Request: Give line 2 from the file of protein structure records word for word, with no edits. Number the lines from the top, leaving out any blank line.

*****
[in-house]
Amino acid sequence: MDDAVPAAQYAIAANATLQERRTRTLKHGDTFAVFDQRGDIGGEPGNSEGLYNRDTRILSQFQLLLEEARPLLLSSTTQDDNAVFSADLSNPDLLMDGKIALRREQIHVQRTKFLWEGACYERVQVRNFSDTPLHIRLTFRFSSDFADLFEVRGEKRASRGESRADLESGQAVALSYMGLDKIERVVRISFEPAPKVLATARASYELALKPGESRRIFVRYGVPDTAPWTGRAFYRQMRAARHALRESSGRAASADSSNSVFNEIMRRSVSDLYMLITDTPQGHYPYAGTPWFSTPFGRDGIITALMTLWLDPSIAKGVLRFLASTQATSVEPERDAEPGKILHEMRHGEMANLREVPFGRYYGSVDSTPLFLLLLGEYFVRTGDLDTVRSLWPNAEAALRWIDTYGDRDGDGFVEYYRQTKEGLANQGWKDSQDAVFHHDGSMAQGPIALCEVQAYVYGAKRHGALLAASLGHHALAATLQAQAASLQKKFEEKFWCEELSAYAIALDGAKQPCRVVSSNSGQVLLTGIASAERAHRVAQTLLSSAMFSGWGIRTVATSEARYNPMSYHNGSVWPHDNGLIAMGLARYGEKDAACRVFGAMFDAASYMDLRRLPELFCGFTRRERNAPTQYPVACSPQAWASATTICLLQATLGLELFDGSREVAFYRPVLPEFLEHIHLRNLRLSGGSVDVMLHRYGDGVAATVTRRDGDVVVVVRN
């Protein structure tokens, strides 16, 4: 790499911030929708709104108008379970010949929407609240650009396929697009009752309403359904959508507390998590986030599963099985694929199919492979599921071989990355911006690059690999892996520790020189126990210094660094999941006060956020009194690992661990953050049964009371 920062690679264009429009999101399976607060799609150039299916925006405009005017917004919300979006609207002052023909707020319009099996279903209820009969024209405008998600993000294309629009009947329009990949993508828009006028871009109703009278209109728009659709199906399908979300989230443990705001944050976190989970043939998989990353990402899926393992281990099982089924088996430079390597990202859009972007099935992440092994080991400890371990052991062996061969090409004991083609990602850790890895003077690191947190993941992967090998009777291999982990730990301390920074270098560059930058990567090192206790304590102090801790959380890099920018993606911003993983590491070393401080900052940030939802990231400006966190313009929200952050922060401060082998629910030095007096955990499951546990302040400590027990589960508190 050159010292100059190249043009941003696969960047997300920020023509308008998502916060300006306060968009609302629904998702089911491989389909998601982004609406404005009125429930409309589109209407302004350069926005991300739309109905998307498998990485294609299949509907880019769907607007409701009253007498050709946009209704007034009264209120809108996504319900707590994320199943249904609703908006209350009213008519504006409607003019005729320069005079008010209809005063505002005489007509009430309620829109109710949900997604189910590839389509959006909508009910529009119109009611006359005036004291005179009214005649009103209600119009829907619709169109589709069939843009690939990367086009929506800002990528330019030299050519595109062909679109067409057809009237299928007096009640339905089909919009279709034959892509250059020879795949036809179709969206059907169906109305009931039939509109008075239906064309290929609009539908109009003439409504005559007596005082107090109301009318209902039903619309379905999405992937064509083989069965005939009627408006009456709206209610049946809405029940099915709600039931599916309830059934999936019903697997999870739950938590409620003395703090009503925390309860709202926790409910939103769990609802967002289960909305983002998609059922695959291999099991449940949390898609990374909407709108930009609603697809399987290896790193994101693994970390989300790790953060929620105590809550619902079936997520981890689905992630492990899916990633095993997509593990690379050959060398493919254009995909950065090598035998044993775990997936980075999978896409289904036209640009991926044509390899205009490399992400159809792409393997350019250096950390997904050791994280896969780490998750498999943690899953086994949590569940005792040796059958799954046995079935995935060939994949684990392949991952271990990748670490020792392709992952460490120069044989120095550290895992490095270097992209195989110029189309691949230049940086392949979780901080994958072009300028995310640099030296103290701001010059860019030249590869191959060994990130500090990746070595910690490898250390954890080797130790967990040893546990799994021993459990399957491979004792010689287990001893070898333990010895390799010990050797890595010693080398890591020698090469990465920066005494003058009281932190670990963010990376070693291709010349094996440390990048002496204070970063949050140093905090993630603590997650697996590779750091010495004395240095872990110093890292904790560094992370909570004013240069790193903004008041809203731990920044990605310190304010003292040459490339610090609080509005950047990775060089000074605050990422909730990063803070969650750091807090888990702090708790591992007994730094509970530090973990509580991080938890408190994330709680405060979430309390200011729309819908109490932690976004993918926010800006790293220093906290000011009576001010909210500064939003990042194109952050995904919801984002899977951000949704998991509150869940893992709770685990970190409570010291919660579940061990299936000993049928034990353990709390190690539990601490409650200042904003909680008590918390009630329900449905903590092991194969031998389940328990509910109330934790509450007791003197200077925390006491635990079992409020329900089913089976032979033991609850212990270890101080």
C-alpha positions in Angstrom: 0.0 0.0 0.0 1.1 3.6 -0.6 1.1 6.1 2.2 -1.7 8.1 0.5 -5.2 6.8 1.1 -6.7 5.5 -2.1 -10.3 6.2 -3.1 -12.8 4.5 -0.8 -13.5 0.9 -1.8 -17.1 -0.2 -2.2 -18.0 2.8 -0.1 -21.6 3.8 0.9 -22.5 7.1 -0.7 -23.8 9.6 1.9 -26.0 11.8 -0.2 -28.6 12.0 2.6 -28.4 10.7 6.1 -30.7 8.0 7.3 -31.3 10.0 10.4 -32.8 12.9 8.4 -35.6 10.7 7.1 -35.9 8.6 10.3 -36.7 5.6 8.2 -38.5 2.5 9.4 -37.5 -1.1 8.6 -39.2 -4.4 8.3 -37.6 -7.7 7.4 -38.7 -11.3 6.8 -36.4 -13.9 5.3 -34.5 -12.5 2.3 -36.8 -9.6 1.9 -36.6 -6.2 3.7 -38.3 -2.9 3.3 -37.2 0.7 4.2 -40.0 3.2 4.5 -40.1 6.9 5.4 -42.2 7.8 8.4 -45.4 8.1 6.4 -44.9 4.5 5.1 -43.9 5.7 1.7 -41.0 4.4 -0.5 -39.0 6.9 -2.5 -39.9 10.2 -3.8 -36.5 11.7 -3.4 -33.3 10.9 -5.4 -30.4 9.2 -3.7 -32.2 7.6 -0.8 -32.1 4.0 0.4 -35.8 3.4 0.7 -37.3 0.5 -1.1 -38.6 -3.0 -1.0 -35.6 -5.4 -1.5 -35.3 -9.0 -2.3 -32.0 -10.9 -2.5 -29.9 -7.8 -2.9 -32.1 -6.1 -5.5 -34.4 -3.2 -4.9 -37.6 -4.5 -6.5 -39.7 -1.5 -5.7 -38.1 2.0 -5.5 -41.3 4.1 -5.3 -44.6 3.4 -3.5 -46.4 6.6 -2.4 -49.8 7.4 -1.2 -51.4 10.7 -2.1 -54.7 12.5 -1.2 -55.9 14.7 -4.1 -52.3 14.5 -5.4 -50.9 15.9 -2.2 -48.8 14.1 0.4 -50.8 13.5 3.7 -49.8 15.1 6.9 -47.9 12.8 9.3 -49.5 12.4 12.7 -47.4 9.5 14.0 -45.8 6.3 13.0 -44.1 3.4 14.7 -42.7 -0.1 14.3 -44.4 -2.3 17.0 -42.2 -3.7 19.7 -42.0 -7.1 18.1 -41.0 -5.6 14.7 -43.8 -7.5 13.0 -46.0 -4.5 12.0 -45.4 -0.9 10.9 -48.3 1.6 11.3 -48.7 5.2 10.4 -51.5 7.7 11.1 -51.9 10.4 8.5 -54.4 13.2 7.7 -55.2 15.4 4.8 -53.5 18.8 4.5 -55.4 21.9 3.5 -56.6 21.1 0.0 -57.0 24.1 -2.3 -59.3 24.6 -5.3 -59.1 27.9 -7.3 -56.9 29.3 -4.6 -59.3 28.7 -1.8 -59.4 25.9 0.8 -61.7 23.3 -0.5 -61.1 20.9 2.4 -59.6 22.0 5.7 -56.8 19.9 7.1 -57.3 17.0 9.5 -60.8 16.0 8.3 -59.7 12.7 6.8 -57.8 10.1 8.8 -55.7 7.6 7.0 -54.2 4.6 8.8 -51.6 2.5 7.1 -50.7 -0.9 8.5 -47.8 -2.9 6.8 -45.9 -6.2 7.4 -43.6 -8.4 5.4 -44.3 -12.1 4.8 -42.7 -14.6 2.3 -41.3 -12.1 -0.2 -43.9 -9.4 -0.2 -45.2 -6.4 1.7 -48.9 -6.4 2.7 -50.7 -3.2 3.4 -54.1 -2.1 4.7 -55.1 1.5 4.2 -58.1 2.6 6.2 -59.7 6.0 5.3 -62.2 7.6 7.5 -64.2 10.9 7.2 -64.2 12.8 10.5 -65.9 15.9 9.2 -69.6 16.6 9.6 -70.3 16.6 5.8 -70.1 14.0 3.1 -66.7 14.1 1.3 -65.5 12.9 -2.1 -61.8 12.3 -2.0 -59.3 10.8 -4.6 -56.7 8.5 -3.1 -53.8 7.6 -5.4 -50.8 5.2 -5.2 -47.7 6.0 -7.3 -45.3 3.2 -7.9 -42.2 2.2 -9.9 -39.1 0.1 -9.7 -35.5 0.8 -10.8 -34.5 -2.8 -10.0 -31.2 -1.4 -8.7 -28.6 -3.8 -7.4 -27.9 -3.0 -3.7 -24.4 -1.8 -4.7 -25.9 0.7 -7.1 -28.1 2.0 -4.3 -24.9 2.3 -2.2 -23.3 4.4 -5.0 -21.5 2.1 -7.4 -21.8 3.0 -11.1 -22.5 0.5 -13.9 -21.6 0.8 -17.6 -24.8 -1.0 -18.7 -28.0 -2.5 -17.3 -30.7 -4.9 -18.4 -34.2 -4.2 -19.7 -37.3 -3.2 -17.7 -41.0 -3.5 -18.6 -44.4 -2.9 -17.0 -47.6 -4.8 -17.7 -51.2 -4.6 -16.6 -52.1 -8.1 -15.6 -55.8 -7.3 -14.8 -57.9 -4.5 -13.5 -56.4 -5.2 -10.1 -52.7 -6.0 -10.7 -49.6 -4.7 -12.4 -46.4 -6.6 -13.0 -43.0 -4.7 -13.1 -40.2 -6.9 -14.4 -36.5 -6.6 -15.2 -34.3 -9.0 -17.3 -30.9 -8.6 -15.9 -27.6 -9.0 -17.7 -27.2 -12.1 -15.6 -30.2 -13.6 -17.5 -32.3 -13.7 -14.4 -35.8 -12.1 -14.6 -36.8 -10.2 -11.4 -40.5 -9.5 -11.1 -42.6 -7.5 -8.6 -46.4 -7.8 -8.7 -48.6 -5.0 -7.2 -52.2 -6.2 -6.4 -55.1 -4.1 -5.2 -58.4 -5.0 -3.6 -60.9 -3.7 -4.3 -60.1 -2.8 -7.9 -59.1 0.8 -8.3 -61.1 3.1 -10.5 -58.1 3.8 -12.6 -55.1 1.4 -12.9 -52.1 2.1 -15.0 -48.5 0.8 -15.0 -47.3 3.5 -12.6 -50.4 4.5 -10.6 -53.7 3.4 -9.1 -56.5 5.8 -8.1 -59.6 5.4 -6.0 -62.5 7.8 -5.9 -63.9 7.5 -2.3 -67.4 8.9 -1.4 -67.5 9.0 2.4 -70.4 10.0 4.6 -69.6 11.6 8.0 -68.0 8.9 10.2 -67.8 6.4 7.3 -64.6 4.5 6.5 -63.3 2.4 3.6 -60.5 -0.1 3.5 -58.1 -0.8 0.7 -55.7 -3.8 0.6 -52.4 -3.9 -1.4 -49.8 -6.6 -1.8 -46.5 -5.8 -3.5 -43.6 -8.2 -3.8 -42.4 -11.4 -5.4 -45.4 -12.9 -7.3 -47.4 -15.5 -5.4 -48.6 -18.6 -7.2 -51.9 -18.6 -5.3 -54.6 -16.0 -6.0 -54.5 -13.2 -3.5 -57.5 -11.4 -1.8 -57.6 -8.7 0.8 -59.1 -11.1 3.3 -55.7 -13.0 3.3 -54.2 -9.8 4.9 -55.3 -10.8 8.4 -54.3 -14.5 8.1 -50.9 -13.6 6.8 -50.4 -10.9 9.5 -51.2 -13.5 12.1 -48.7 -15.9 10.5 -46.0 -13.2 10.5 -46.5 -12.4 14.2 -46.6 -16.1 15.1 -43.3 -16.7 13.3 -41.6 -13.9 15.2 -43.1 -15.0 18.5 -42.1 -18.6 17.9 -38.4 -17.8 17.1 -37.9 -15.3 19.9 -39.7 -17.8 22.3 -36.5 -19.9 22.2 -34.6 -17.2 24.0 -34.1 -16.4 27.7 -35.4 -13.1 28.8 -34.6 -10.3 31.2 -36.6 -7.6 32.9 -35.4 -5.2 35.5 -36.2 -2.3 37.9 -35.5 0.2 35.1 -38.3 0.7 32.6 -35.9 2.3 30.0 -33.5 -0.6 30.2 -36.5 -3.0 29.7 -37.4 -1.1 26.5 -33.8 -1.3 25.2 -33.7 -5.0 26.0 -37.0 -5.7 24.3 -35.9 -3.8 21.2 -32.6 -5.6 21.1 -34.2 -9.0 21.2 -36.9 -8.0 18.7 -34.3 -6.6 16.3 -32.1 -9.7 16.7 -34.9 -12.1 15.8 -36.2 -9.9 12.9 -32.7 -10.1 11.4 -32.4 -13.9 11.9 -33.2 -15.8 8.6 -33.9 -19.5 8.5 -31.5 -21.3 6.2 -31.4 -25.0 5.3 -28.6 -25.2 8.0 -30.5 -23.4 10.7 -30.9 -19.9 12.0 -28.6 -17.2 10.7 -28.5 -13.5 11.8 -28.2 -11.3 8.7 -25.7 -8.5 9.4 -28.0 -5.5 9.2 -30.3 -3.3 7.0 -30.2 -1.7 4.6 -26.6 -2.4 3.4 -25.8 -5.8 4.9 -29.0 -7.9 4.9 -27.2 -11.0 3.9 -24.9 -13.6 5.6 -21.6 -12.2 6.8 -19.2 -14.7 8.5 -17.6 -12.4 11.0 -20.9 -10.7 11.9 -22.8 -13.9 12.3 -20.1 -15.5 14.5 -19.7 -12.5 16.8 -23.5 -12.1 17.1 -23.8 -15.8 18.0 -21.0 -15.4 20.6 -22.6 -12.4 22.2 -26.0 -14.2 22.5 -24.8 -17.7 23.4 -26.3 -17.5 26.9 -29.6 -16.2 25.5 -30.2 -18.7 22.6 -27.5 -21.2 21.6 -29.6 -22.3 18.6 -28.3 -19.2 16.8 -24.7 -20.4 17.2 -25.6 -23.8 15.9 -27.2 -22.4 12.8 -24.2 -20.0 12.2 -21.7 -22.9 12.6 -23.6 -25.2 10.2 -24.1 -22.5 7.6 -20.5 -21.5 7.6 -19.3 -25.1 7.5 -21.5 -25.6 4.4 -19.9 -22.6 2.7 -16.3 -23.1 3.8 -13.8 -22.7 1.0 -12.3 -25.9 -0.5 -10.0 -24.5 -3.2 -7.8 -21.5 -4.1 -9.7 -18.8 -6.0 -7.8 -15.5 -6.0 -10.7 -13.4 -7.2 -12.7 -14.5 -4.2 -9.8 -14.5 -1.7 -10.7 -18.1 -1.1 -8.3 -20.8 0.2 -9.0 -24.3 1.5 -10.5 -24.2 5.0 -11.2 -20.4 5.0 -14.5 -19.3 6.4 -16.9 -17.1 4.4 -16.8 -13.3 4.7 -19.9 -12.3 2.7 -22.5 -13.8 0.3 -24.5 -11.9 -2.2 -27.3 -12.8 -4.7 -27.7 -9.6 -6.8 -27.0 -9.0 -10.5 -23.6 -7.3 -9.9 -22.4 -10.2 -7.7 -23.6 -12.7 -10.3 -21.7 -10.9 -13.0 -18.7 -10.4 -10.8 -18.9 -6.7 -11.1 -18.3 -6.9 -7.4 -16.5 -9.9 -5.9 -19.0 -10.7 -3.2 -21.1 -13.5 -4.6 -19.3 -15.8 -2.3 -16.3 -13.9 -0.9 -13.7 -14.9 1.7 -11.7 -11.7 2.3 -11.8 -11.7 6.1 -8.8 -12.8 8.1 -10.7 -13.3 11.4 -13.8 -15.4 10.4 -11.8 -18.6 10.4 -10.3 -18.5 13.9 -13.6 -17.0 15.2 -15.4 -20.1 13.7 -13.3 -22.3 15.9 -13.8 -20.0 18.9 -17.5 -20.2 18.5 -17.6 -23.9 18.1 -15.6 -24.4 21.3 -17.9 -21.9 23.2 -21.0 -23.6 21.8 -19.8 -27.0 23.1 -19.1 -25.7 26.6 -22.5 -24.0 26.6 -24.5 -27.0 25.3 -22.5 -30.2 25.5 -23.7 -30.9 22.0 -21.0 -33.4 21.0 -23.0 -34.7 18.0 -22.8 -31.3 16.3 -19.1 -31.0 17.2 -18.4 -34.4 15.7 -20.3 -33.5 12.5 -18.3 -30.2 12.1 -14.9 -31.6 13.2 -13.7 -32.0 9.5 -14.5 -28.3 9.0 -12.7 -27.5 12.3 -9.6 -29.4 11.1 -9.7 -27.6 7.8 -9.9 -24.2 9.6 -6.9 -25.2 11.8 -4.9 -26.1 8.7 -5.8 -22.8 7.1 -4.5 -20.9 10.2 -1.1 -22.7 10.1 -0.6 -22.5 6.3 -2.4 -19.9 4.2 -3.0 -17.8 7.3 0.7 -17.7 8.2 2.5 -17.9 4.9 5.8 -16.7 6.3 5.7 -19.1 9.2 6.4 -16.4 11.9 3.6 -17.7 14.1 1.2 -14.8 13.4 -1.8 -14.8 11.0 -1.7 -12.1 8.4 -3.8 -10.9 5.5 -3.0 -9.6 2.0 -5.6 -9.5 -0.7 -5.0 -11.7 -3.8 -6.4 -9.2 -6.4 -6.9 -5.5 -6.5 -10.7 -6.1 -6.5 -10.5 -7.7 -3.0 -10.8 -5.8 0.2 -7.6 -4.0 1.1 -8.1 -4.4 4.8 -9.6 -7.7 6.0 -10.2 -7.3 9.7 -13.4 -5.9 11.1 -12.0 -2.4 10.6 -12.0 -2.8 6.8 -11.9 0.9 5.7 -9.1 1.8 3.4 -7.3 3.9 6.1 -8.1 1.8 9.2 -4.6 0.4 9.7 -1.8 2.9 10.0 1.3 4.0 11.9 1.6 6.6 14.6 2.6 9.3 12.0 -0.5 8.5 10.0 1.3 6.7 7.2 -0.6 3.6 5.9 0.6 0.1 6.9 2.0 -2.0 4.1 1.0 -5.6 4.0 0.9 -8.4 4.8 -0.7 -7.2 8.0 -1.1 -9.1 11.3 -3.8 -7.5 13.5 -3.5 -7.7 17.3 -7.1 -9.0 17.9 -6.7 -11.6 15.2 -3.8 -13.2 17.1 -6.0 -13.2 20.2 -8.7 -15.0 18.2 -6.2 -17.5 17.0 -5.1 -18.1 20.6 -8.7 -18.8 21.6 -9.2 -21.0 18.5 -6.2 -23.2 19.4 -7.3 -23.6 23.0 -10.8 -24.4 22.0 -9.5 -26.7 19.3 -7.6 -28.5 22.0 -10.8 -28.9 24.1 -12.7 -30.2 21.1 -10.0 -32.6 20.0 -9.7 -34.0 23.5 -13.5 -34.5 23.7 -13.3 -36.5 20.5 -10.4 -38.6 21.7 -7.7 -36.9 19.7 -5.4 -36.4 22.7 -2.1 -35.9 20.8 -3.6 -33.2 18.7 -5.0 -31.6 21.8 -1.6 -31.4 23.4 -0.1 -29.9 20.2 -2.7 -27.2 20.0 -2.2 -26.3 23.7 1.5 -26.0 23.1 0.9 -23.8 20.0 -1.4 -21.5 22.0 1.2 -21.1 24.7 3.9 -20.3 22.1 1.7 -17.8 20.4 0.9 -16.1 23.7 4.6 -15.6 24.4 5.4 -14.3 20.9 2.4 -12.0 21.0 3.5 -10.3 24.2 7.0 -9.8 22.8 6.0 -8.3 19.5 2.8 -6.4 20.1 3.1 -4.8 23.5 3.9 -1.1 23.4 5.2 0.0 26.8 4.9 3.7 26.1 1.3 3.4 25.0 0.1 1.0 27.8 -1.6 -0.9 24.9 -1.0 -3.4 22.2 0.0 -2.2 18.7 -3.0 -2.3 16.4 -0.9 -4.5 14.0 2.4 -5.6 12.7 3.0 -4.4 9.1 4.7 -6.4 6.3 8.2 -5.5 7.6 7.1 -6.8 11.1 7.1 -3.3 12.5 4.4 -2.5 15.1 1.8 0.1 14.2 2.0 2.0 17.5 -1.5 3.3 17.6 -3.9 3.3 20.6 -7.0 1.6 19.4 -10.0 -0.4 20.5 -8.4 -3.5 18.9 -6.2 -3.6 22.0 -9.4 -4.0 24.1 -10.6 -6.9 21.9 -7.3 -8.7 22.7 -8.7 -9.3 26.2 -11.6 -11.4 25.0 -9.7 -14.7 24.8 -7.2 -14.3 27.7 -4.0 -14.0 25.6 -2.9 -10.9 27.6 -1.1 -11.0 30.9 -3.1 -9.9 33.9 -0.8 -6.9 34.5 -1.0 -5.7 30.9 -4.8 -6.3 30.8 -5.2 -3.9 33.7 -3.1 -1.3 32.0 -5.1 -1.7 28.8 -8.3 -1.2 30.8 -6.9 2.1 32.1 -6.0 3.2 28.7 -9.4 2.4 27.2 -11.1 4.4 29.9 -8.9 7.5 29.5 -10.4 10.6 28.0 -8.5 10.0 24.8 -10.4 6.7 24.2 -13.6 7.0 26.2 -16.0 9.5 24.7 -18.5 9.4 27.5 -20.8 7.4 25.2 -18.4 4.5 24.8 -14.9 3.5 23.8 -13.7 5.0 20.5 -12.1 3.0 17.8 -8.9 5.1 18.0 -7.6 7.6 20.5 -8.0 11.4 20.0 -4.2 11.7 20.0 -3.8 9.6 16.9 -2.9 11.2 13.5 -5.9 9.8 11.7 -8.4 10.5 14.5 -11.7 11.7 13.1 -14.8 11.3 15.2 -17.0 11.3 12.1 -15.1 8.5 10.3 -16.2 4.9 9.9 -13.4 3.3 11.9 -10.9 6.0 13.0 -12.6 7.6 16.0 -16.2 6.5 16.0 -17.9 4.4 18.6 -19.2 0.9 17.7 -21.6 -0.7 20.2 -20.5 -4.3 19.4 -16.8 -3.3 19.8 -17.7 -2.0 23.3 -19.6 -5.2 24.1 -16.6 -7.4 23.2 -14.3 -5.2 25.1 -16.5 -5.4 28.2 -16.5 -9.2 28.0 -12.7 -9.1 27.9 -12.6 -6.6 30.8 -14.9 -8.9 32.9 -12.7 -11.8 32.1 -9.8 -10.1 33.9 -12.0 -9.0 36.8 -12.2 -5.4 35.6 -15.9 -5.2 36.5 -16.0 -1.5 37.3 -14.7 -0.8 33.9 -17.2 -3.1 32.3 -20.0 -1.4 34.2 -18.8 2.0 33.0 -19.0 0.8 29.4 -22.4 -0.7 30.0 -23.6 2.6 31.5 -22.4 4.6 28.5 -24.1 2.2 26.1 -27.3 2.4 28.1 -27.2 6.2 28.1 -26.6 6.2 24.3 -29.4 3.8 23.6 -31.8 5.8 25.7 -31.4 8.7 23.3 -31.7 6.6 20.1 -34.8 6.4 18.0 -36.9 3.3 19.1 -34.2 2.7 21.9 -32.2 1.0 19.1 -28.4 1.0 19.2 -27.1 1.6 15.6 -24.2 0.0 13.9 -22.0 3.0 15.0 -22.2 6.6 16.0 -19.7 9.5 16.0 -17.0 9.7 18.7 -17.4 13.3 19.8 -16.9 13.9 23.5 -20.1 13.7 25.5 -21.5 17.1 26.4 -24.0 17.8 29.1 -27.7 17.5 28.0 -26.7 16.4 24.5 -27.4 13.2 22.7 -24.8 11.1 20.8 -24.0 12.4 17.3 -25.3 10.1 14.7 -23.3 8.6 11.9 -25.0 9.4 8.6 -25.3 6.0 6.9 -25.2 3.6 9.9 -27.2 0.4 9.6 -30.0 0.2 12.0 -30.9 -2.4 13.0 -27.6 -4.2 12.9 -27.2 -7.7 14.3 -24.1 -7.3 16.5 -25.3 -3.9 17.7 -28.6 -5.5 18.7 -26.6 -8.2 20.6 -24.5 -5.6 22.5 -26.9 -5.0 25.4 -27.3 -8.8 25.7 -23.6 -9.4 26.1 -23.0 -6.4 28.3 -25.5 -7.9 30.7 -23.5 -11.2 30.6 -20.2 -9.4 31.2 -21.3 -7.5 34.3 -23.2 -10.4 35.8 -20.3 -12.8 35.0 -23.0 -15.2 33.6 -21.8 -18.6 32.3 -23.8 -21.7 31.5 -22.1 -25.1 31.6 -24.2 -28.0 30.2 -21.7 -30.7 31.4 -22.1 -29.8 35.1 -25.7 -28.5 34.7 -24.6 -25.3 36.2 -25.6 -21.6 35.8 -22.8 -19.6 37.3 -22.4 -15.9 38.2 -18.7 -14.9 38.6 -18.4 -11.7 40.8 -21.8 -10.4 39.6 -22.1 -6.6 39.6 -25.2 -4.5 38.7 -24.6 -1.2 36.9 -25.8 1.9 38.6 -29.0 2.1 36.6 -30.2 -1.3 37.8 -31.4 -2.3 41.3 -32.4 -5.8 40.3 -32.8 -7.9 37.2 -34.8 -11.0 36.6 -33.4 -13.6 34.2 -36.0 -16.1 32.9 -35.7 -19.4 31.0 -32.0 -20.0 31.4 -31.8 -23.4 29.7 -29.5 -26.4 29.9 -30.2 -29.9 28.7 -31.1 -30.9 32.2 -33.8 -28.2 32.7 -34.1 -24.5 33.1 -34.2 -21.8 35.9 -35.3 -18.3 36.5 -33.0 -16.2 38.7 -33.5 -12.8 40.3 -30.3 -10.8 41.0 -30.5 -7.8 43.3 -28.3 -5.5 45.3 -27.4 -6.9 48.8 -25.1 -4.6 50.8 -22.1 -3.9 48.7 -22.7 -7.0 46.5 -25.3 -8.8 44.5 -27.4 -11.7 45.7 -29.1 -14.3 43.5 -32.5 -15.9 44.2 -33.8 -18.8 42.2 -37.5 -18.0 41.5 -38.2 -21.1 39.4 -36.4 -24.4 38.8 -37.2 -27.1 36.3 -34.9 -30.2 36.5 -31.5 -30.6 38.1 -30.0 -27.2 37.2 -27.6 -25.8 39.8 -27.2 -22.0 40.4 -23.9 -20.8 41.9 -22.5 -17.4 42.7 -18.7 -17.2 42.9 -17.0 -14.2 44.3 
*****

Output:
Amino acid sequence: MDDAVPAAQYAIAANATLQERRTRTLKHGDTFAVFDQRGDIGGEPGNSEGLYNRDTRILSQFQLLLEEARPLLLSSTTQDDNAVFSADLSNPDLLMDGKIALRREQIHVQRTKFLWEGACYERVQVRNFSDTPLHIRLTFRFSSDFADLFEVRGEKRASRGESRADLESGQAVALSYMGLDKIERVVRISFEPAPKVLATARASYELALKPGESRRIFVRYGVPDTAPWTGRAFYRQMRAARHALRESSGRAASADSSNSVFNEIMRRSVSDLYMLITDTPQGHYPYAGTPWFSTPFGRDGIITALMTLWLDPSIAKGVLRFLASTQATSVEPERDAEPGKILHEMRHGEMANLREVPFGRYYGSVDSTPLFLLLLGEYFVRTGDLDTVRSLWPNAEAALRWIDTYGDRDGDGFVEYYRQTKEGLANQGWKDSQDAVFHHDGSMAQGPIALCEVQAYVYGAKRHGALLAASLGHHALAATLQAQAASLQKKFEEKFWCEELSAYAIALDGAKQPCRVVSSNSGQVLLTGIASAERAHRVAQTLLSSAMFSGWGIRTVATSEARYNPMSYHNGSVWPHDNGLIAMGLARYGEKDAACRVFGAMFDAASYMDLRRLPELFCGFTRRERNAPTQYPVACSPQAWASATTICLLQATLGLELFDGSREVAFYRPVLPEFLEHIHLRNLRLSGGSVDVMLHRYGDGVAATVTRRDGDVVVVVRN